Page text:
# Experimental physics sensitivity vs observation

what does it mean when experimental physicists refer to an experiments sensitivity? What in general is it compared to (e.g. observation?) Is there a formal definition or does it widely depend on the experiment in question?

## 1 Answer

Sensitivity refers to the magnitude of change of a measurement outcome for a given change in the measurement input. If a measurement is said to be “sensitive” to some variable, that means changes in the variable will result in changes to the output of the measurement; i.e. you can use the measurement to detect changes in the variable.

There are infinite examples, but consider for now the measurement of a volume of water. You want to pour water into a container, measure its depth, and from that figure out how much water has been added. Compare performing this measurement with (a) a pint glass vs (b) a bath tub. Clearly, the pint glass will give you a much larger sensitivity because the amount the depth changes when you add some more water is inversely proportional to the surface area. If you add a cup of liquid to the bath tub, you won’t be able to tell the difference, but you’ll see a huge difference if you add the cup to the pint glass instead.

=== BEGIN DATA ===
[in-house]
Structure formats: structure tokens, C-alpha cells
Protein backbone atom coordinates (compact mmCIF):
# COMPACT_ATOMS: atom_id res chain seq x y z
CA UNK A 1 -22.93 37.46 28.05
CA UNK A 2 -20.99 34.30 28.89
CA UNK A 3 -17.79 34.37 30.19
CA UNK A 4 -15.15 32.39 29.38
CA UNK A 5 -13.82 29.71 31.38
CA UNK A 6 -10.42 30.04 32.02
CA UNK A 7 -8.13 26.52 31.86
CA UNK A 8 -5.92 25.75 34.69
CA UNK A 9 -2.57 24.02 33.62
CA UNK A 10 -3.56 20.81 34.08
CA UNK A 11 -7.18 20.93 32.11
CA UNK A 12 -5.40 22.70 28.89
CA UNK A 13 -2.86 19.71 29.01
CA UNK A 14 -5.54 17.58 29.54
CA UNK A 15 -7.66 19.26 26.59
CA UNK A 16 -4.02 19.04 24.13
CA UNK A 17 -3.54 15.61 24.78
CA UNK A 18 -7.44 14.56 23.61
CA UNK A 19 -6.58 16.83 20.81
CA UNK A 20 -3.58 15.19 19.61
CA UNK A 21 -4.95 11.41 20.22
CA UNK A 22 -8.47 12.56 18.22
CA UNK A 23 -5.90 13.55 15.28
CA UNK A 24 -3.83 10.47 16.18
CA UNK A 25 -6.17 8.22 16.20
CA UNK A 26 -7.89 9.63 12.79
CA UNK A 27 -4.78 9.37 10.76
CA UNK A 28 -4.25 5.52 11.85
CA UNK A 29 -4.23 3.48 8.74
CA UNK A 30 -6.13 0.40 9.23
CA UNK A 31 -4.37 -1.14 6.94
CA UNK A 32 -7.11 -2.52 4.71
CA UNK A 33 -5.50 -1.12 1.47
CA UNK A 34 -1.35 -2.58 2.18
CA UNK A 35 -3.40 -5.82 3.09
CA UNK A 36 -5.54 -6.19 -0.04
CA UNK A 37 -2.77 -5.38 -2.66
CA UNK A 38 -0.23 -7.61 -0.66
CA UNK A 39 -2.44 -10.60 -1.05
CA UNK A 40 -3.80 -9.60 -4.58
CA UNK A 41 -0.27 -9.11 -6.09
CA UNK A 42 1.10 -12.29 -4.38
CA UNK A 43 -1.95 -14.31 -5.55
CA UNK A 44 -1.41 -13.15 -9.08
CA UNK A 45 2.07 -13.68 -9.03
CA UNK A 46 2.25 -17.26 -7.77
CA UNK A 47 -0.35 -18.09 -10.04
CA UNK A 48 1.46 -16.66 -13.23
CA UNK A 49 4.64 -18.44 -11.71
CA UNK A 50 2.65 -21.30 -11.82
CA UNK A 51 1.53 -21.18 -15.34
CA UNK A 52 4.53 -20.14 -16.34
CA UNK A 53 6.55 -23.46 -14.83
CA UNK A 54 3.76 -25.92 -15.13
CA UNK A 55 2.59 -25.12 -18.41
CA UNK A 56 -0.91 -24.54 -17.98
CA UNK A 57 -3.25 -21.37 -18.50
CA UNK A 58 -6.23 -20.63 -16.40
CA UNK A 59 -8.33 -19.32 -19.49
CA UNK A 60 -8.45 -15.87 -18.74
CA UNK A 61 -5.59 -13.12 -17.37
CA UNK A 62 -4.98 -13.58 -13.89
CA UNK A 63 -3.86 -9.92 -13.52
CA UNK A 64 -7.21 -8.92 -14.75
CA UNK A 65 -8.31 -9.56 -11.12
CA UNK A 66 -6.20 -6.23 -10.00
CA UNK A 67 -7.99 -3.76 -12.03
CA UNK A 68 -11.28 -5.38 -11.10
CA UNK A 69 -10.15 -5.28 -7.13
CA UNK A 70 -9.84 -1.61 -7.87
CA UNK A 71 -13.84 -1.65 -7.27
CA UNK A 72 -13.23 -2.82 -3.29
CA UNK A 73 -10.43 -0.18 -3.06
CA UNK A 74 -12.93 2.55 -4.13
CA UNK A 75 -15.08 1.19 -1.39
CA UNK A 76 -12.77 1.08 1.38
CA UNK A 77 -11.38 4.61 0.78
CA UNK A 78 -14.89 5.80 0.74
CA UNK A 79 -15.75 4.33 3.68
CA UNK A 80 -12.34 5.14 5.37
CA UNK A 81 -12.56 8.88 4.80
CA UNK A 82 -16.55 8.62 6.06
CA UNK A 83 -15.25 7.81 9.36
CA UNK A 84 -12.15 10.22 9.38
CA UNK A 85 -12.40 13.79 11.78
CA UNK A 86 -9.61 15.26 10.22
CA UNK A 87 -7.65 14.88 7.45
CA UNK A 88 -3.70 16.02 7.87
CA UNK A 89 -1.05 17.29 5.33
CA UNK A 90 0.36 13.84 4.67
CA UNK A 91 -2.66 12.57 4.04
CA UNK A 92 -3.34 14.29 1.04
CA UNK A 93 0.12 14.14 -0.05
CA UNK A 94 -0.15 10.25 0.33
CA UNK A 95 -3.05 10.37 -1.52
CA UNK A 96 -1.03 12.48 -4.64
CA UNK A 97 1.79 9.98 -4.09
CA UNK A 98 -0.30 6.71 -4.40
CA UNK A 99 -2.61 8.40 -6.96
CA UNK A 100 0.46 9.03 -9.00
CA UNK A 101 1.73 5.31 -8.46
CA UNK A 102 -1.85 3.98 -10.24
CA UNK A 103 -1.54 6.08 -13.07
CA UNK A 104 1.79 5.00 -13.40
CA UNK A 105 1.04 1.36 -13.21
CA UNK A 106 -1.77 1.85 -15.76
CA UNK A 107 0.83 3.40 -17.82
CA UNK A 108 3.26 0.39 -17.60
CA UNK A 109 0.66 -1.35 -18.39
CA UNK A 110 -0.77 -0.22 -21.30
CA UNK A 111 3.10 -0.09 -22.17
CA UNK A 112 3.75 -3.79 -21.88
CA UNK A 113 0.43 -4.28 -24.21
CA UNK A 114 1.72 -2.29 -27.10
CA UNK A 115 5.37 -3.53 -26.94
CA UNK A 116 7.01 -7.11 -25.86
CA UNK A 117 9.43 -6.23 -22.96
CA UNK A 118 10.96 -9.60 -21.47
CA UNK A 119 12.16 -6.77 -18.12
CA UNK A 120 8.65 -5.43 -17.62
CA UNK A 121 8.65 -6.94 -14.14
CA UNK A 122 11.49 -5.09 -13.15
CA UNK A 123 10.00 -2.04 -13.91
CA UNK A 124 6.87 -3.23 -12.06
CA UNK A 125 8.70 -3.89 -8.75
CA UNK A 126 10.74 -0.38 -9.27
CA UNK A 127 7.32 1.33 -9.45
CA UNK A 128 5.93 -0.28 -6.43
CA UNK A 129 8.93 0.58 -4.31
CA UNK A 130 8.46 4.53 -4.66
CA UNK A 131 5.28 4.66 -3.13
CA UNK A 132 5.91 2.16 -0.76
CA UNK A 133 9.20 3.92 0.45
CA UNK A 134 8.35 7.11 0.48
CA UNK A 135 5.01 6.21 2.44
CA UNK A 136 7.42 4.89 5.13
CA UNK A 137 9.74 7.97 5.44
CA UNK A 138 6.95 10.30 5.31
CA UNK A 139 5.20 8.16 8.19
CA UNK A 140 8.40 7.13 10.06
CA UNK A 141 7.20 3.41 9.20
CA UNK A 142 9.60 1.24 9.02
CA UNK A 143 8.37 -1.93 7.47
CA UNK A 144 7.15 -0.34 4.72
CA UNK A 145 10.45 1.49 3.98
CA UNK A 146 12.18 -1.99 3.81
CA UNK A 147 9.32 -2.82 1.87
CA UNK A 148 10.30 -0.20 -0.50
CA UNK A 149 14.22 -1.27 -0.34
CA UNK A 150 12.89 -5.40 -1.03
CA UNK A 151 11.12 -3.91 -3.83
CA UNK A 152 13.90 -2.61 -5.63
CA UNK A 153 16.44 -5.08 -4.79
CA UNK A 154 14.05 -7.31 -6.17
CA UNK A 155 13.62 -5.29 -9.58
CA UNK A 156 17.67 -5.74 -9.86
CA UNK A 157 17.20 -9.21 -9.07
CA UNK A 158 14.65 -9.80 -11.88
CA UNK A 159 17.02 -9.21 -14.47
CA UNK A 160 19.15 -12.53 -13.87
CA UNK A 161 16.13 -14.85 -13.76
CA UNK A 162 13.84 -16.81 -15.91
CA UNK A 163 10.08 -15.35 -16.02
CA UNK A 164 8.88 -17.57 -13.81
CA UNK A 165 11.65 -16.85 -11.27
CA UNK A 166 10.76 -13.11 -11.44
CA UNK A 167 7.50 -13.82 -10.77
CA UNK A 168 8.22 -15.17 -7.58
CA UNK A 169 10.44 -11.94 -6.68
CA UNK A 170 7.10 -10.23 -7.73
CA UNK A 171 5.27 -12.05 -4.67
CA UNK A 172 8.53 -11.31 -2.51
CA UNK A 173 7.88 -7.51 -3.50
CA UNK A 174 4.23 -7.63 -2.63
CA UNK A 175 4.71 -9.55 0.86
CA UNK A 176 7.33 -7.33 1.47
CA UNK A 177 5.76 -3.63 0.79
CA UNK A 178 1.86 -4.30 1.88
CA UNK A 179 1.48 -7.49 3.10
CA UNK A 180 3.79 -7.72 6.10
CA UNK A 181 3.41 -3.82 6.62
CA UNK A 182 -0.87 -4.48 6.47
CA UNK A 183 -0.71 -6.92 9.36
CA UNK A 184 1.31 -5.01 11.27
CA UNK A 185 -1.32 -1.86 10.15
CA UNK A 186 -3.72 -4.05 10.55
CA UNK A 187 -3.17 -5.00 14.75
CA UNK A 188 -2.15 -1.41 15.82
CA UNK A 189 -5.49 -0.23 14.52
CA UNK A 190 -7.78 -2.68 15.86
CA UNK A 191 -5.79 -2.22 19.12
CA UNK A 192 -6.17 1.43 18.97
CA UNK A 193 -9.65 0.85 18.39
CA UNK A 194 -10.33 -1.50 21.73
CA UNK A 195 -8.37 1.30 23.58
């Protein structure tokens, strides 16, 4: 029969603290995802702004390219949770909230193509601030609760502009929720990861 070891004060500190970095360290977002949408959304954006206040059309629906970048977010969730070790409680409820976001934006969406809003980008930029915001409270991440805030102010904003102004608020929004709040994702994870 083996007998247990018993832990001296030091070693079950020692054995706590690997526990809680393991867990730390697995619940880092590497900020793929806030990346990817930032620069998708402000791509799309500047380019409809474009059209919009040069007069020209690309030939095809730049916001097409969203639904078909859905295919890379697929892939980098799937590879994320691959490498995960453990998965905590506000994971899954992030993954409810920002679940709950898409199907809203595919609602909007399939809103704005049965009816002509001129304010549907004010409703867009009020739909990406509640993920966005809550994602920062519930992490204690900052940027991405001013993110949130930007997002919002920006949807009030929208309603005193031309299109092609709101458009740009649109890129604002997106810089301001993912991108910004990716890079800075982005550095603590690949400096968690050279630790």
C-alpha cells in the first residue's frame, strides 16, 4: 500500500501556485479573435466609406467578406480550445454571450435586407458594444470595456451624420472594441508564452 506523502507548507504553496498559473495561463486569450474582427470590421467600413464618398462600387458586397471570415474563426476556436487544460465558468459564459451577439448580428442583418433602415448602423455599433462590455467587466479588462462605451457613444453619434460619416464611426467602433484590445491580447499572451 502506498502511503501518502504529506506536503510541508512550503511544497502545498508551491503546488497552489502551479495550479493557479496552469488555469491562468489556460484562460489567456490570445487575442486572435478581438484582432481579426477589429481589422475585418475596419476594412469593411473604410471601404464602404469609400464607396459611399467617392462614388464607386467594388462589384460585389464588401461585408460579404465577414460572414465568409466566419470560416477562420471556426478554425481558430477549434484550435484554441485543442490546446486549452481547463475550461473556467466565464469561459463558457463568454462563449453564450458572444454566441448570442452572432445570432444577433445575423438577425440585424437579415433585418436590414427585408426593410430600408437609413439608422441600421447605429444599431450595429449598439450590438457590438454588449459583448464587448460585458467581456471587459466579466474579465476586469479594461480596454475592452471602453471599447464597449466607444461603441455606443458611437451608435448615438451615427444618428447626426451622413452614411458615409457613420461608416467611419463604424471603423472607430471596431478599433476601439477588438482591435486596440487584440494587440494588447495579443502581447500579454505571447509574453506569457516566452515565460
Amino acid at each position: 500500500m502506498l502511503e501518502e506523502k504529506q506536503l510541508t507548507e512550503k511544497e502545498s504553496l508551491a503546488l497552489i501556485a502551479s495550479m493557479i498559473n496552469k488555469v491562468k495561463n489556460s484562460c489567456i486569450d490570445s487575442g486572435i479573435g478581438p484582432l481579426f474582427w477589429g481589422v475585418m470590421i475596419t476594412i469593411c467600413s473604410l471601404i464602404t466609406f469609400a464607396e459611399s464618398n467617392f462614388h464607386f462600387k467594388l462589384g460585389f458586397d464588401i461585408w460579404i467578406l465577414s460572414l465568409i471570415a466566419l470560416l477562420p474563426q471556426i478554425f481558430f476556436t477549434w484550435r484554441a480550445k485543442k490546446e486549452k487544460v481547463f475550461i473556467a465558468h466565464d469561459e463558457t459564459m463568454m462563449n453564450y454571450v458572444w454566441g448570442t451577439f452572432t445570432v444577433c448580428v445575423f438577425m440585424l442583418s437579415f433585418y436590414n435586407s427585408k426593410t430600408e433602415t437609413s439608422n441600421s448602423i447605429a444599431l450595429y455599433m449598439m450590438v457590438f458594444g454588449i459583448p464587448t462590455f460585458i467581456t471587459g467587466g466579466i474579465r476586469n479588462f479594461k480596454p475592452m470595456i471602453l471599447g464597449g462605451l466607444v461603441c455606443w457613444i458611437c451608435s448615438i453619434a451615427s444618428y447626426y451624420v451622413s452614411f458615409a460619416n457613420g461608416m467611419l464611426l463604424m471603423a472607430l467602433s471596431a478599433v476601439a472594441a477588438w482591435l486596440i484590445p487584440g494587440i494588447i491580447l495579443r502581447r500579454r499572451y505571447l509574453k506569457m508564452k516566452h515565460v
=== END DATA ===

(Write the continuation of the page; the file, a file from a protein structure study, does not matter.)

But now you see that there are other considerations as well. If you measure the depth a bunch of times, how consistent are your results (“precision”; related to noise, maybe about the same for the bathtub and pint glass if you’re careful)? How much water can my container hold (“dynamic range”; bathtub can measure a larger change in water volume)? How well do I know the dimensions of the container to calculate volume (“calibration”; probably better for the pint glass)? Are there essential problems you need to overcome or correct for the measurement to be accurate (“systematic error”; maybe the tub has a leaky drain, which skews the results)? Etc. The sensitivity and the precision come together to give you a signal-to-noise ratio, which is a primary factor determining how reliably you can make conclusions.

Ultimately, experimental science is a practical thing, and there can be different definitions for these terms depending on the context.

• So basically it refers to how drastic a change in a measurement (external variable/test statistic) with respect to the experiment's internal variables? Consequently, why is enhancing sensitivity of utmost importance? I'm guessing we make conclusions about hypotheses/observations even with low sensitivities, perhaps even no sensitivities at all in some cases, so long as it is testable. – MKF Aug 28 '18 at 18:13